For instance:

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Or the most recent:

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This situation has been going on for years and unfortunately I’m only hearing about this now. So the question on my mind is Does #BlackLivesMatter only apply to African Americans?

These refugees are black and most of them from Ghana, Nigeria, Cameroon, Zambia, Senegal, Gambia and Sudan – all African Countries. They are being forced into prostitution or sold as slaves or murdered or starved to death. But little to no awareness is being brought to this topic until recently. THIS IS CRUEL!

They do not deserve this, they need to be freed!! Their lives matter! THEIR BLACK LIVES MATTER! They are being dehumanized and sold as slaves!!! Mind you for as little as $400.

If an incident like this had happened to African Americans no doubt that the hashtag would’ve been trending a long time ago, so what’s the difference with this situation??

 

And  I am grateful for the #EndSlaveryinLibya, I just began to wonder why the well known hashtag that trends after black  lives are treated unfairly or killed didn’t suddenly set off after this one.

Dear Black Parents

I’m not here to bad mouth our parents, but rather to speak on an observation.

Every black kid remembers the conversations we’d have with the other non-black kids of how our parents scolded us, corrected us and spoke to us. We’d laugh at their reactions because of how unfamiliar it was to them, they didn’t know any of this, they didn’t experience any of this but we did, it was our reality.

Sometimes we’d laugh and compare our punishments and insults to see who got it worse out of all of us. Because we were younger we didn’t see any problem with it, because then parents were always right. Whatever it was our parents did was always for the best of us.

But the older we get the more we start to question and ponder on our parents behavior and how they spoke to us.  We realize that some of the things they said to us really impacted how we see ourselves and what we think of ourselves.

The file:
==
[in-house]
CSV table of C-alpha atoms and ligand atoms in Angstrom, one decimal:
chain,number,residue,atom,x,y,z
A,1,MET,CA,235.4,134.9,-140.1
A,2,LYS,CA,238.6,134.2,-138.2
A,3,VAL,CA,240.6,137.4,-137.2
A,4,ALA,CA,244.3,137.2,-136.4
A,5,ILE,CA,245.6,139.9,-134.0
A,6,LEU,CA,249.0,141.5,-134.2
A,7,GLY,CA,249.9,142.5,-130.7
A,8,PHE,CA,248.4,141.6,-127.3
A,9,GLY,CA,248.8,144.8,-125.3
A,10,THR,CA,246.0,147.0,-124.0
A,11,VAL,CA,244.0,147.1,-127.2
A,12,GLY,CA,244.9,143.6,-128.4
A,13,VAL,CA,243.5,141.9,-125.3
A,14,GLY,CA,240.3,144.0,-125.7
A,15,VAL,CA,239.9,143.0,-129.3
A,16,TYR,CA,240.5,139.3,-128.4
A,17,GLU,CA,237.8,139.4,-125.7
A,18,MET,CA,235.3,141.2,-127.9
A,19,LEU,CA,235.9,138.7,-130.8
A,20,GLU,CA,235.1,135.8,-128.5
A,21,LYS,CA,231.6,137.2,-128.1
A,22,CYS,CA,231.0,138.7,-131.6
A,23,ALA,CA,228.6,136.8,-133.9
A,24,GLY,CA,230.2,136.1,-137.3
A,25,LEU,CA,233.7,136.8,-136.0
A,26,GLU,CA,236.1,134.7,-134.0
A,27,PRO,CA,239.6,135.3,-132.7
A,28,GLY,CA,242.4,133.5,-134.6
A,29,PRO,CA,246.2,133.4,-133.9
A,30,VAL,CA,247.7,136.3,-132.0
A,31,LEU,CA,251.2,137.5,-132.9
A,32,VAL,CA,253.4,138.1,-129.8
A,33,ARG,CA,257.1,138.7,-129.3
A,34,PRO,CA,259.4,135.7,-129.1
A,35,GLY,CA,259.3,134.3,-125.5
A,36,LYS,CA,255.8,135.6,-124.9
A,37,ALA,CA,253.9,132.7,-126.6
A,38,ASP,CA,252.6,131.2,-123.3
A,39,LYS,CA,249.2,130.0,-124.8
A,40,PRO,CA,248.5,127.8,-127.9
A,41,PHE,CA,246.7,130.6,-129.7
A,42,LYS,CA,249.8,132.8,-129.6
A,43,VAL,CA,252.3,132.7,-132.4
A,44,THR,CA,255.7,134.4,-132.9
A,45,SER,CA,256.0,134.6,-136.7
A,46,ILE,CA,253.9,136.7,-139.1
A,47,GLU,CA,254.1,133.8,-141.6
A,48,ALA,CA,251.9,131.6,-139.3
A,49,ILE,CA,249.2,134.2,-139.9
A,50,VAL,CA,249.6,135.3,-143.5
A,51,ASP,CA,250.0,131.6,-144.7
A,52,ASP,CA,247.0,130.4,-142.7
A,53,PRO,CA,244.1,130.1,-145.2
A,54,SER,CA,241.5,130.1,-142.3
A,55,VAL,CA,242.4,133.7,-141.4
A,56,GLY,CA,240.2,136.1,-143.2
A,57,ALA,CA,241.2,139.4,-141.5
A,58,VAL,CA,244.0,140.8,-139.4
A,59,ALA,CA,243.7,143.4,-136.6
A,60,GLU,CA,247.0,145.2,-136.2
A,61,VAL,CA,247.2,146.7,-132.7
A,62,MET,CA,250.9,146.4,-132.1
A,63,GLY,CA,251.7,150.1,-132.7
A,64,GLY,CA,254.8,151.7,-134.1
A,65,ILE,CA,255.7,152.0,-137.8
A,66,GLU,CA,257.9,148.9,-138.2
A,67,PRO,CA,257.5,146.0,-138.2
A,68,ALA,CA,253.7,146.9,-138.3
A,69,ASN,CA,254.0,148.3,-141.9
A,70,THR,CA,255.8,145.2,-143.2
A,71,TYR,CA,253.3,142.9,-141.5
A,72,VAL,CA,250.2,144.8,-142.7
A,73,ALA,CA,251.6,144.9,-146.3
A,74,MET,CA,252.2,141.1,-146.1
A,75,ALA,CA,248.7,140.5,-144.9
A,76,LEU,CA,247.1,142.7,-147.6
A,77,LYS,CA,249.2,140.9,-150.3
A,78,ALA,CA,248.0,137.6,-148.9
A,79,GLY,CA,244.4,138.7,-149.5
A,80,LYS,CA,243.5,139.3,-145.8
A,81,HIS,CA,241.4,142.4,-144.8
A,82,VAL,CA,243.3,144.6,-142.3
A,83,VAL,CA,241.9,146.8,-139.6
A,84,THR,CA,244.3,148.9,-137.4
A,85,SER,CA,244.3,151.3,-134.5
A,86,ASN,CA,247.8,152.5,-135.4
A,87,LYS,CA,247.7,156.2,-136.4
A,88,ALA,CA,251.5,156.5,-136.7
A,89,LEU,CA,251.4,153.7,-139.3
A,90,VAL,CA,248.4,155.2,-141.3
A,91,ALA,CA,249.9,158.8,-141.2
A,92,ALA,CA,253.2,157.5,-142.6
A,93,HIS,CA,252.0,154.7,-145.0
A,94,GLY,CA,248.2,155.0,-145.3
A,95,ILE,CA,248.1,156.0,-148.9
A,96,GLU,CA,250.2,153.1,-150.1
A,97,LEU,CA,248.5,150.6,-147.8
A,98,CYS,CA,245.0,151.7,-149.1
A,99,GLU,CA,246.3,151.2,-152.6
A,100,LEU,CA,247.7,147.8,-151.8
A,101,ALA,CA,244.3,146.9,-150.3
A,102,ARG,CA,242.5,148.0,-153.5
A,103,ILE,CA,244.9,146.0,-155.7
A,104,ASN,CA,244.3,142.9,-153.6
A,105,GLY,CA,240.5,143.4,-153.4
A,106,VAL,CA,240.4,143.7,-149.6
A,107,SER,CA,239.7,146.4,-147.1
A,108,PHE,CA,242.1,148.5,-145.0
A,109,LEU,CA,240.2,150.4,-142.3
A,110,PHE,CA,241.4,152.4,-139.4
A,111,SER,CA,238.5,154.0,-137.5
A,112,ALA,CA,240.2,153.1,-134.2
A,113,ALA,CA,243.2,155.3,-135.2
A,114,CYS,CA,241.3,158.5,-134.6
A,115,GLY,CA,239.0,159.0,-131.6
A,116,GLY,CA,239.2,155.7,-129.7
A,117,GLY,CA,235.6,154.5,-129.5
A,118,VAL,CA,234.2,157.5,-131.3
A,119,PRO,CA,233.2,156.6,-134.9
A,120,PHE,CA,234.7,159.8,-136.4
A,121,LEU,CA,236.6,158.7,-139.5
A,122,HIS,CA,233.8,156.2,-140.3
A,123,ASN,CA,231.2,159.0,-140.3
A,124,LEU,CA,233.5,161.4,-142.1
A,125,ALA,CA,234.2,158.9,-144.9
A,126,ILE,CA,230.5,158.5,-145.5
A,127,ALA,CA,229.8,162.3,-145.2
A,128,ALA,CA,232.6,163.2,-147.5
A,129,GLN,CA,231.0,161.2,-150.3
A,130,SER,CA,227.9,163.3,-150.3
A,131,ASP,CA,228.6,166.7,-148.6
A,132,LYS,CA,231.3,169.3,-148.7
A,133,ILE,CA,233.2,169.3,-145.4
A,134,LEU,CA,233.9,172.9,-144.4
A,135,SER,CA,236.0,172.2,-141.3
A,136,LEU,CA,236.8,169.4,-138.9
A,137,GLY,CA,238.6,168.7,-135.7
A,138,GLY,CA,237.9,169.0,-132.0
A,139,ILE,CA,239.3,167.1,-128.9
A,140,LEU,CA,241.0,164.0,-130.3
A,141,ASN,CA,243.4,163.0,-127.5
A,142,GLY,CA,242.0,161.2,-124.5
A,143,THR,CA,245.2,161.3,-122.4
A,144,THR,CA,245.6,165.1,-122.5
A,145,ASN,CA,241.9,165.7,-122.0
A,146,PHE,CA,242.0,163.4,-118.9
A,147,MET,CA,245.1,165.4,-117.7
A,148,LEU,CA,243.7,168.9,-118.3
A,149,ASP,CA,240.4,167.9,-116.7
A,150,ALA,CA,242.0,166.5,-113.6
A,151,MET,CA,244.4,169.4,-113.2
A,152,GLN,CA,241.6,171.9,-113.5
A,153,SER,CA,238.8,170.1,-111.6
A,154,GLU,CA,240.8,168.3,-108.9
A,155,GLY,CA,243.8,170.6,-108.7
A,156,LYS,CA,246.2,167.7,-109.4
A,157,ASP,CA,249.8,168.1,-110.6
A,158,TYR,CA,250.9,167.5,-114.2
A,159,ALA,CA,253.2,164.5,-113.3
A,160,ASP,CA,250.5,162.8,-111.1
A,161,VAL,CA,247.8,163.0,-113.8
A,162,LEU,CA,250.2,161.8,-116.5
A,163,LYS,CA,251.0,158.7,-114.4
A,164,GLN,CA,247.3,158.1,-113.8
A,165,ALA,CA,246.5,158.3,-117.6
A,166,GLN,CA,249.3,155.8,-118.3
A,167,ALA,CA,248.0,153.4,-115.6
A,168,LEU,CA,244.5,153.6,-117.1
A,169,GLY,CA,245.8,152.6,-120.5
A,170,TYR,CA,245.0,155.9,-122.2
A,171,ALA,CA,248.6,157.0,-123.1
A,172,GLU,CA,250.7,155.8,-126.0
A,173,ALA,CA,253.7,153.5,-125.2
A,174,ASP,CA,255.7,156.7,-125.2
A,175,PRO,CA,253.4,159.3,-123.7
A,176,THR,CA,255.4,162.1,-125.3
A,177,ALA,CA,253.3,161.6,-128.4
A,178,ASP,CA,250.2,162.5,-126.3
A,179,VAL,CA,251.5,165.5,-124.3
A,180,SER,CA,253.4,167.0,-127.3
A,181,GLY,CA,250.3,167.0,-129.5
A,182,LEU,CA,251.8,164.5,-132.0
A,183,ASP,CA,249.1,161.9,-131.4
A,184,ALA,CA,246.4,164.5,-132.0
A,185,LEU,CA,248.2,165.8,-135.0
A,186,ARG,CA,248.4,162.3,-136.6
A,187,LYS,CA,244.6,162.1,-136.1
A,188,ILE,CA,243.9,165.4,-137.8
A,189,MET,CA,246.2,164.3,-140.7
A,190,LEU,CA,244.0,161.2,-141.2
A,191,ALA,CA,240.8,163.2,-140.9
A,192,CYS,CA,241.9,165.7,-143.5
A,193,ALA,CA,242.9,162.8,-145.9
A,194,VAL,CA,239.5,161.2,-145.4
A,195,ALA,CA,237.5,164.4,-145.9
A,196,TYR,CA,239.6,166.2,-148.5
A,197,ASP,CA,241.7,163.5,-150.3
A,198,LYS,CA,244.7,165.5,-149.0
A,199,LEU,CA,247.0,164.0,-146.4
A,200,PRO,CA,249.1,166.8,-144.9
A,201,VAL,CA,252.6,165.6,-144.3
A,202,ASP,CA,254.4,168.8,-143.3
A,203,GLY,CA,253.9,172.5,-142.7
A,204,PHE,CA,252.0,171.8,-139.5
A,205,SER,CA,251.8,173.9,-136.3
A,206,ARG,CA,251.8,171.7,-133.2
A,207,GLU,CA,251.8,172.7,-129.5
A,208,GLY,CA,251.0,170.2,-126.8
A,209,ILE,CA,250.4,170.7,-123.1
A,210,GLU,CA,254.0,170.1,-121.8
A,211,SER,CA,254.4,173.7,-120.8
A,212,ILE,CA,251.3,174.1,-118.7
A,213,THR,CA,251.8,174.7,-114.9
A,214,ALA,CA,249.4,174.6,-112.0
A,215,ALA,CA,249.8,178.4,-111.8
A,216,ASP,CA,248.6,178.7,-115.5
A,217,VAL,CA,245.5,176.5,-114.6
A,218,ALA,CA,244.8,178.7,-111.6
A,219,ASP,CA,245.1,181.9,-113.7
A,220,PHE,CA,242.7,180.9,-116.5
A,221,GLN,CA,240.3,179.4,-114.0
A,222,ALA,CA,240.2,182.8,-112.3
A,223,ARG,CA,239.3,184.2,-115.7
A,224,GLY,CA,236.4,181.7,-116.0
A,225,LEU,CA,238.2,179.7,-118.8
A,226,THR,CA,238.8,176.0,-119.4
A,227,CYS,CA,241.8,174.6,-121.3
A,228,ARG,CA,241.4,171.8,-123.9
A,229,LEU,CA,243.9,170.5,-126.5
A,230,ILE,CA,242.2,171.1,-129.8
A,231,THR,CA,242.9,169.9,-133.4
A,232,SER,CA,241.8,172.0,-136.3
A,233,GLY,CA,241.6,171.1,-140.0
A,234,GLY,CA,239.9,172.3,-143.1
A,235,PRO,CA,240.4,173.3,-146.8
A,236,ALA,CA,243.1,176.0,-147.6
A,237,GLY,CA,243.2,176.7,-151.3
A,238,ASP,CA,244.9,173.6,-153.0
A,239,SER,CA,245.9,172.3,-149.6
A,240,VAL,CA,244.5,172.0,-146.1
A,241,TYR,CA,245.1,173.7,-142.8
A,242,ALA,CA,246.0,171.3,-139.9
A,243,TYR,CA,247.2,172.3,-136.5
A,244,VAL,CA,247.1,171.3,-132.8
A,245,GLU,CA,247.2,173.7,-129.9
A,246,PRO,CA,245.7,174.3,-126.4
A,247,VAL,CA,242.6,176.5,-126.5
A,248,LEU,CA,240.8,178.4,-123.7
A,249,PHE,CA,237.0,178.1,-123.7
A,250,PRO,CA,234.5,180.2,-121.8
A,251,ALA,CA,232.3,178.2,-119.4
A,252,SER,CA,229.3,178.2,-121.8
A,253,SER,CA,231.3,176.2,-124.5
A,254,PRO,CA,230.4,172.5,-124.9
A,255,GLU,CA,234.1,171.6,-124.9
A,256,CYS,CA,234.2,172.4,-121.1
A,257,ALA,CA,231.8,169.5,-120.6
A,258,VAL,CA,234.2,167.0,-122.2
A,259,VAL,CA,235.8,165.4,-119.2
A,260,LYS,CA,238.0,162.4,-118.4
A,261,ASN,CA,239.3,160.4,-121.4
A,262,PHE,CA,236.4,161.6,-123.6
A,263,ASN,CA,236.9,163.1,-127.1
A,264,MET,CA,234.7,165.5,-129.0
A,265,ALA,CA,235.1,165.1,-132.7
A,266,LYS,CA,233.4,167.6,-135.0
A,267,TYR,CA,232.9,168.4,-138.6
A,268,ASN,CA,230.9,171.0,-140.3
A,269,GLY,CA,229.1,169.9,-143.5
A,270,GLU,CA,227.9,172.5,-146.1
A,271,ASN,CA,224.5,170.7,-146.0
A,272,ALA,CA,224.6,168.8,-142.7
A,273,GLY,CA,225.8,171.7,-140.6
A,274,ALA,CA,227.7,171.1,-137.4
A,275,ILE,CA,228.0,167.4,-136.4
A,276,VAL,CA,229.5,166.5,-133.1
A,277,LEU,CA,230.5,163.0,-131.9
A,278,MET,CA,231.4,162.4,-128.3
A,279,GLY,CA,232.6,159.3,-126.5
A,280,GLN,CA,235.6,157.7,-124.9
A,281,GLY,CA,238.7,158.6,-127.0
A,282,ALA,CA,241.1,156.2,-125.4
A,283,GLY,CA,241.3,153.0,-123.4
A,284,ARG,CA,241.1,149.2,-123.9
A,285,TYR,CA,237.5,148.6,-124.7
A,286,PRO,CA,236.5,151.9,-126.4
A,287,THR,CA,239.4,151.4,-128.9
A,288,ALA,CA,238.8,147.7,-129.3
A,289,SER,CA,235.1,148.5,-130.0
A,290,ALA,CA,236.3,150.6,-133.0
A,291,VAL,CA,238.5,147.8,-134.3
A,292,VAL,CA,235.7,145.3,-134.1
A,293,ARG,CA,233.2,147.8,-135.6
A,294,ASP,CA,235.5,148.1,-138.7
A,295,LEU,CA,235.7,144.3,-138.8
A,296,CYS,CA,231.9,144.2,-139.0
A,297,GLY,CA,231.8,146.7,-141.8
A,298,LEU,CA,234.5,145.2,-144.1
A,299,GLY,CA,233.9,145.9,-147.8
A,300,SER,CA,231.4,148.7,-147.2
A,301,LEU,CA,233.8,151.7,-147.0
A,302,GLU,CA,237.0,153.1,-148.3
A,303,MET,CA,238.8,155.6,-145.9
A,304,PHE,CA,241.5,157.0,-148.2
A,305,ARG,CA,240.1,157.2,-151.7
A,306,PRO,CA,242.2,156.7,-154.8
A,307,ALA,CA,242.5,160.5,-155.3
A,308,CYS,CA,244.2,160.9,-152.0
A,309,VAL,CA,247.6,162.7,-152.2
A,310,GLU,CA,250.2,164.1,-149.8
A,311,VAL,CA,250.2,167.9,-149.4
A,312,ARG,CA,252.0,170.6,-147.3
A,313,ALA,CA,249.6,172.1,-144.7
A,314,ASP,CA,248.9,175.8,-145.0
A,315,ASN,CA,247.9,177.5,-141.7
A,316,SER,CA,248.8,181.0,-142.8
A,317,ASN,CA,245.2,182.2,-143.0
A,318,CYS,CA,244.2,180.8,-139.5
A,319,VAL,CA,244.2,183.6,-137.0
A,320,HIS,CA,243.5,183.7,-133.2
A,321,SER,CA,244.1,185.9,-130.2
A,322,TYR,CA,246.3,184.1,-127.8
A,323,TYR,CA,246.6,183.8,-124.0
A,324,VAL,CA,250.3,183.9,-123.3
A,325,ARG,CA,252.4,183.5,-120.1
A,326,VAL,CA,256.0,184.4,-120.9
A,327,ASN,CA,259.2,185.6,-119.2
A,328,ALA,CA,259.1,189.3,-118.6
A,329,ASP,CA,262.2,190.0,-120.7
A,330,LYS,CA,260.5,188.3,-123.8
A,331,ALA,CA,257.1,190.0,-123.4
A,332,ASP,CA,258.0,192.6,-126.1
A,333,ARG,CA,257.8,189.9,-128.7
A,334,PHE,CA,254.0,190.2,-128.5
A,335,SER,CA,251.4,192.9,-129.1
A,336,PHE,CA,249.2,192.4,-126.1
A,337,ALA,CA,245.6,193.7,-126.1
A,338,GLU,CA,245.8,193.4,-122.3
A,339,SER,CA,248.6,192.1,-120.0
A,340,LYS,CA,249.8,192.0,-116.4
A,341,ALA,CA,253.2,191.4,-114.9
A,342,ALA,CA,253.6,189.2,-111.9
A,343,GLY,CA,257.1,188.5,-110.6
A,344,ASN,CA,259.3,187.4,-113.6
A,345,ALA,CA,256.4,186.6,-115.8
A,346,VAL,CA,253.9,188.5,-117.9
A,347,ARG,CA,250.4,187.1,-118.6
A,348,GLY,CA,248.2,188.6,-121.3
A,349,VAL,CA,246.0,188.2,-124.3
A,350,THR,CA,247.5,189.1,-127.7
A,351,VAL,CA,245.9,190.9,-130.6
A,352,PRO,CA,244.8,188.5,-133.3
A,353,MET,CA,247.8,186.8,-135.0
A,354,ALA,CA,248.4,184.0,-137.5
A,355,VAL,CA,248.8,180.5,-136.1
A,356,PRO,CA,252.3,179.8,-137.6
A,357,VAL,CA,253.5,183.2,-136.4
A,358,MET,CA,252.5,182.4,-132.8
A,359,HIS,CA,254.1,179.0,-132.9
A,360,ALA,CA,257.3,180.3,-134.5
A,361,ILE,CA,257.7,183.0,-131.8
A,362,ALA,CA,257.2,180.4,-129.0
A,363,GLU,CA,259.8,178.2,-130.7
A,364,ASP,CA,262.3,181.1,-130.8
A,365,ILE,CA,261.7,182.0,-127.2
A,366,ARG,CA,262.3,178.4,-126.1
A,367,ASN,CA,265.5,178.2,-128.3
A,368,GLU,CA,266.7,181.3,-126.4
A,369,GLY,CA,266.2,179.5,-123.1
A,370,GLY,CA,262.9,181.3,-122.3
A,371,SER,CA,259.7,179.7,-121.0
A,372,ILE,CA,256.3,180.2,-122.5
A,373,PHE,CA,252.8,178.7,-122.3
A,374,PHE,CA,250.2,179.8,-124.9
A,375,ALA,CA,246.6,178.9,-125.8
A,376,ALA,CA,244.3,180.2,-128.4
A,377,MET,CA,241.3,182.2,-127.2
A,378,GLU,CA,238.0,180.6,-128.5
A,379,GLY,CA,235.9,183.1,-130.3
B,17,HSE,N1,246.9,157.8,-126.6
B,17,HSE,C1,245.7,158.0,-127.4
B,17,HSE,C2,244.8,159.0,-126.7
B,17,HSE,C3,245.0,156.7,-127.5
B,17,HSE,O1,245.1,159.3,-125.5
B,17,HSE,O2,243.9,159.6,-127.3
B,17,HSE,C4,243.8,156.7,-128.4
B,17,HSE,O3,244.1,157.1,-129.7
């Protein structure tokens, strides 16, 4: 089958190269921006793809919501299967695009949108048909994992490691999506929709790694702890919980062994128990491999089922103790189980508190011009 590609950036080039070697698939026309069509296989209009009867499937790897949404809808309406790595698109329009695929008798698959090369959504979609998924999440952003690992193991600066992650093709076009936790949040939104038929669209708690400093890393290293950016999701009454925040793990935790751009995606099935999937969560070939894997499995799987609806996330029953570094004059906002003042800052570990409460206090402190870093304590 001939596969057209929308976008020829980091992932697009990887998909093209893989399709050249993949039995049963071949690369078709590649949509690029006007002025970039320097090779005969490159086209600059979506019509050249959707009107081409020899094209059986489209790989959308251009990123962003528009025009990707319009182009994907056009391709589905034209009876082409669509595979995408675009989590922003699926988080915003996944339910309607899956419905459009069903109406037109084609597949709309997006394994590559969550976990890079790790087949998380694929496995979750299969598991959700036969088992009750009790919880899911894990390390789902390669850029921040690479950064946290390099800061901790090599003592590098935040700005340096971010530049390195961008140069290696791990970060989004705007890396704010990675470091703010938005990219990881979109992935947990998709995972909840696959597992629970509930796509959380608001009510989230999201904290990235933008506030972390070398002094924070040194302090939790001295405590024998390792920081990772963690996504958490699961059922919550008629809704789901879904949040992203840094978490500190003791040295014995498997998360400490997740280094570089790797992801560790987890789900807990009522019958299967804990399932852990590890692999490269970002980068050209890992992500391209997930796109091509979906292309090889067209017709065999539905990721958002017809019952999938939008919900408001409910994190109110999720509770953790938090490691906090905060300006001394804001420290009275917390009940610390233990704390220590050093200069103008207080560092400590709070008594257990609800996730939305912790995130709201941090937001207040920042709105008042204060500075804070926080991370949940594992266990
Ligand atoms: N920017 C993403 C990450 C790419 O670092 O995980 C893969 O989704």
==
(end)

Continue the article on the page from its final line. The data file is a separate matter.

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We blame the outside forces for self-esteem issues meanwhile…

Yes, some of the time it’s discipline. But believe me we know the difference.

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Dear Black parents we aren’t being disrespectful when we reply back to you, we are just practising good communication. We are trying to help you understand what we mean and where we are coming from so you don’t assume the worst of us.

Dear Black Parents stop comparing us to our friends, it makes us think you aren’t satisfied with us as your children and that you prefer them instead.

Dear Black Parents there is a fine line between discipline and  abuse – physical, emotional and verbal.

For many years you’ve tried to teach us the implications of our words and actions, we are hoping you understand them too.

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Maybe you think apologizing is a sign of weakness or loss of strength or authority and respect or whatever it may be. But it isn’t. When you apologize it doesn’t mean you are inferior, infact apologizing may make you the bigger person. When you admit you are wrong you are owning up to your mistakes, teaching us it’s okay to do so.

An apology means “I see you were harmed by my action, and that matters to me”.

An apology first and foremost communicates a simple message that affirms your humanity and that of the injured party: “I see and I care”.

It yields to forgiveness & positive outcomes. But when you don’t and you think you can just move on assuming we’d forget or thinking it doesn’t matter, shows us how little you care if you’ve hurt us or not.

Dear Black Parents we love and admire you, you were our first teachers and role models, you were the first people we looked up too, we’ve learned and continue learning so much from you. But sometimes the way were are treated by you and the comments we receive from you makes us forget these things.

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Pro-ME doesn’t mean Anti-YOU

I’ll keep this one short.

As much as I love to babble, it annoys me when I have to explain something to people that they should already know & understand. (Now I know how some teachers feel.)

Alright, let’s get to it…

Just because I think my clothes are amazing doesn’t suddenly make yours awful.

Just because I think she’s pretty doesn’t make you ugly.

AND.

Just because DIDDY appreciates Black Women doesn’t mean he hates White Women.

On the 27th July 2017 this tweet was sent:

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If your immediate response to this is was “What about White Women?” like this person…

Diddy Tweet 2

…then I’m afraid you’re ‘Whitewomaning’

whitewomaning: (verb) a term used when a woman of Caucasian descent complains after discovering her white privilege key doesn’t open every lock in the universe.

-‘Diddy Showed Black Women Some Twitter Love and White Women Started Whitewomaning’, by Michael Harriot on The Grapevine.

http://thegrapevine.theroot.com/diddy-showed-black-women-some-twitter-love-and-white-wo-1797308228